Winning people make for winning teams, and winning brands. 

D-League Develops Way Beyond It’s Original Plan…

It started out as an answer to the defunct Continental Basketball Association, a way to help young, and mostly young players, in the U.S. through a minor league system that could mirror what baseball had done.  Although that isn’t really where the NBA Development League is totally today, what has emerged is something perhaps more beneficial to the NBA from a business and technology standpoint than the original idea, and is one which other sports’ developmental properties should continue to watch and expand upon, as evidenced by the latest news coming out of All-Star Weekend in New Orleans .

The NBA announced that the D-League will become the latest and most prominent organization to implement wearable tech as a way to establish new baselines for player performance in live games, with the small devices, which weigh one ounce, to be worn by players under their jersey with either a small disc attached to their chest, or inside an undergarment pouch located between the shoulder blades. At least two teams; the Bakersfield Jam and Fort Wayne Mad Ants have begun outfitting their players with the performance analytic devices. The goal is to have real time data available to evaluate cardiovascular exertion, musculoskeletal intensity, fatigue, rate of acceleration and deceleration, number of jumps, and distance run and direction, among other things.  In a perfect world down the line, the data can be served in real time to trainers and coaches during games to help players make immediate adjustments to their playing style, such as stepping back to calm a bit during a free throw, or take a few extra breaths to stay less fatigued. It can also help in improving the long-term health of athletes by studying what before could only be guessed at during games; how and when a players peak performance actually occurs, with all the factors of crowd noise and competition added in.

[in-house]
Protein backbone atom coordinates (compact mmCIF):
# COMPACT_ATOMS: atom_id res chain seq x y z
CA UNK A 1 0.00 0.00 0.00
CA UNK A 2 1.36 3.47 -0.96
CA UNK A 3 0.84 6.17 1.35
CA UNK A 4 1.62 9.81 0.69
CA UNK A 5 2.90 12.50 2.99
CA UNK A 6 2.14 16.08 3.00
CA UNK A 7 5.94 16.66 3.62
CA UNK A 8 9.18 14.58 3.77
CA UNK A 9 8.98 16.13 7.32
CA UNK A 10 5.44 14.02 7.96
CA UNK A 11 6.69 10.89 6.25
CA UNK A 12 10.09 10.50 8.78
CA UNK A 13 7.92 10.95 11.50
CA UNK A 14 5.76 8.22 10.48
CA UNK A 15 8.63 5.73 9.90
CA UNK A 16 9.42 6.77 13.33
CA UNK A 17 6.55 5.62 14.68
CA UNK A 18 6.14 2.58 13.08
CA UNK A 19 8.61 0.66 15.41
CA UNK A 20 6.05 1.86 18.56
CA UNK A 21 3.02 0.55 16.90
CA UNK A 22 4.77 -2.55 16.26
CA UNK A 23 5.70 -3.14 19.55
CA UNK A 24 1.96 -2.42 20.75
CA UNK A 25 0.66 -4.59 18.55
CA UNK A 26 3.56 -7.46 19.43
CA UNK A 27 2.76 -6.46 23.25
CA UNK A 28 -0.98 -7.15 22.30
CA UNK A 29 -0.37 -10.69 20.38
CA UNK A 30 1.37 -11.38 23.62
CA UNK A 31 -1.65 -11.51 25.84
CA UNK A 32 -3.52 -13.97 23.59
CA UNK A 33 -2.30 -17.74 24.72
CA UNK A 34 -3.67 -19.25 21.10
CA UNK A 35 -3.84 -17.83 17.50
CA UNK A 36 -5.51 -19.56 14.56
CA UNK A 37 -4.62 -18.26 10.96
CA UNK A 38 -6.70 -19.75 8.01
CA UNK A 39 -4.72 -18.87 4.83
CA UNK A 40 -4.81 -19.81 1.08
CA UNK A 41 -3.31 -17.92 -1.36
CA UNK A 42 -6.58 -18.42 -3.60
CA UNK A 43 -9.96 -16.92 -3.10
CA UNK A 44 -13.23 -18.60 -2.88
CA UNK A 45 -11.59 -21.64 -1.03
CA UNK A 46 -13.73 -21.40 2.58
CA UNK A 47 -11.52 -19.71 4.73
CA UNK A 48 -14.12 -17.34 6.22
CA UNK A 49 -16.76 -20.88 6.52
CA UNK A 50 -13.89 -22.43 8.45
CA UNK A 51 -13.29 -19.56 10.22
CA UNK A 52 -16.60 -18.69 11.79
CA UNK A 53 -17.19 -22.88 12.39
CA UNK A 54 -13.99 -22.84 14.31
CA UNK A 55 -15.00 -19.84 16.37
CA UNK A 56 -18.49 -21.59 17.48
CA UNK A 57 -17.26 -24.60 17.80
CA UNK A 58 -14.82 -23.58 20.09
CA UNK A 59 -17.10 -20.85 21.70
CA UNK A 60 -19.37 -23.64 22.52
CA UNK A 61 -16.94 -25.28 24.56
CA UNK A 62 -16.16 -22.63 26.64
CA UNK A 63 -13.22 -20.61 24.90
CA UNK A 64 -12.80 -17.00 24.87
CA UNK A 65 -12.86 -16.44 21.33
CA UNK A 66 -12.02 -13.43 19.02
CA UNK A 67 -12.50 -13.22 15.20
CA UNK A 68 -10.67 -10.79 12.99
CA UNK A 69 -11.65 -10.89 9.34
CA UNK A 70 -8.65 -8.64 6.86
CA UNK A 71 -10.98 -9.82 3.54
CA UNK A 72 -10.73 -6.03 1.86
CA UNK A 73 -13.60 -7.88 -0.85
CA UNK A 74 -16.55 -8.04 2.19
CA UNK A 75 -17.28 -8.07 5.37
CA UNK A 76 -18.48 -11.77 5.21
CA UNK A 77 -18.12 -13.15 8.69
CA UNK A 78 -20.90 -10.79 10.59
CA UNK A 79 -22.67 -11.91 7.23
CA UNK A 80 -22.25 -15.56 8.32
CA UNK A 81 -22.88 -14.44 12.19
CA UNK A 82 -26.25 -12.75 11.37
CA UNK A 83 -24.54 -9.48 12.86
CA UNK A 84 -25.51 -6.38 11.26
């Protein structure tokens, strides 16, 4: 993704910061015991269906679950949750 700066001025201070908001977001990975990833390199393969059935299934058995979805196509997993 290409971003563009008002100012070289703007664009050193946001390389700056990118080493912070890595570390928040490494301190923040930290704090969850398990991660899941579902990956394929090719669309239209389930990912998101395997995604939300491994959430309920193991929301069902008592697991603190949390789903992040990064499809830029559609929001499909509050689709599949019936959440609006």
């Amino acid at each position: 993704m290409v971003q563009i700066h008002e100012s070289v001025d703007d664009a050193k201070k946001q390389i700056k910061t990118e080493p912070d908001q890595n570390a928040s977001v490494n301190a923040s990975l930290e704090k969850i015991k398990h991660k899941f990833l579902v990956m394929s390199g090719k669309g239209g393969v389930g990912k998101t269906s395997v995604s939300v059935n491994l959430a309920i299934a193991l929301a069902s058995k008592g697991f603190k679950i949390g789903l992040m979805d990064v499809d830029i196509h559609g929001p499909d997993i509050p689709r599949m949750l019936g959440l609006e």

In years past the NBA has used the D-League to help in coaching development, referee training, secondary market development, rules experimentation, and sponsorship branding (aka uniform patches), in addition to its main goal of helping create a stay at home cost controlled marketplace for players just a notch below the elite rosters of the NBA. NBA teams have also taken more and more to the MLB minor league model of keeping D-League teams close to home, such as in LA and Philadelphia, to help keep a closer watch on their young players and giving some up and coming front office talent a place to help get on the job training. However what the DLeague has never really been us the glorious and overflowing family fun entertainment that we associate with minor league baseball and to some extent, minor league hockey. The D-League has become much more of a controlled lab for the NBA, which in some ways has forgone the goal of keeping large groups of American players in the States vs. going to Europe and elsewhere to further their careers. With overall league development as a primary focus, the NBA has created a tremendous proving ground for rules and now technology to see what works and what doesn’t in bettering the consumer and the athlete experience at the highest level. There is no crapshoot in testing a new rule in exhibition games or even in the regular season, which had happened in the past. Teams can look at best practices in technology at the D-League level before deciding what to use or not use in evaluating their players, and the league can even test wireless capability in the smaller arenas of the D-League for fan engagement and technology opportunities before moving things to a higher level with larger venues of the NBA.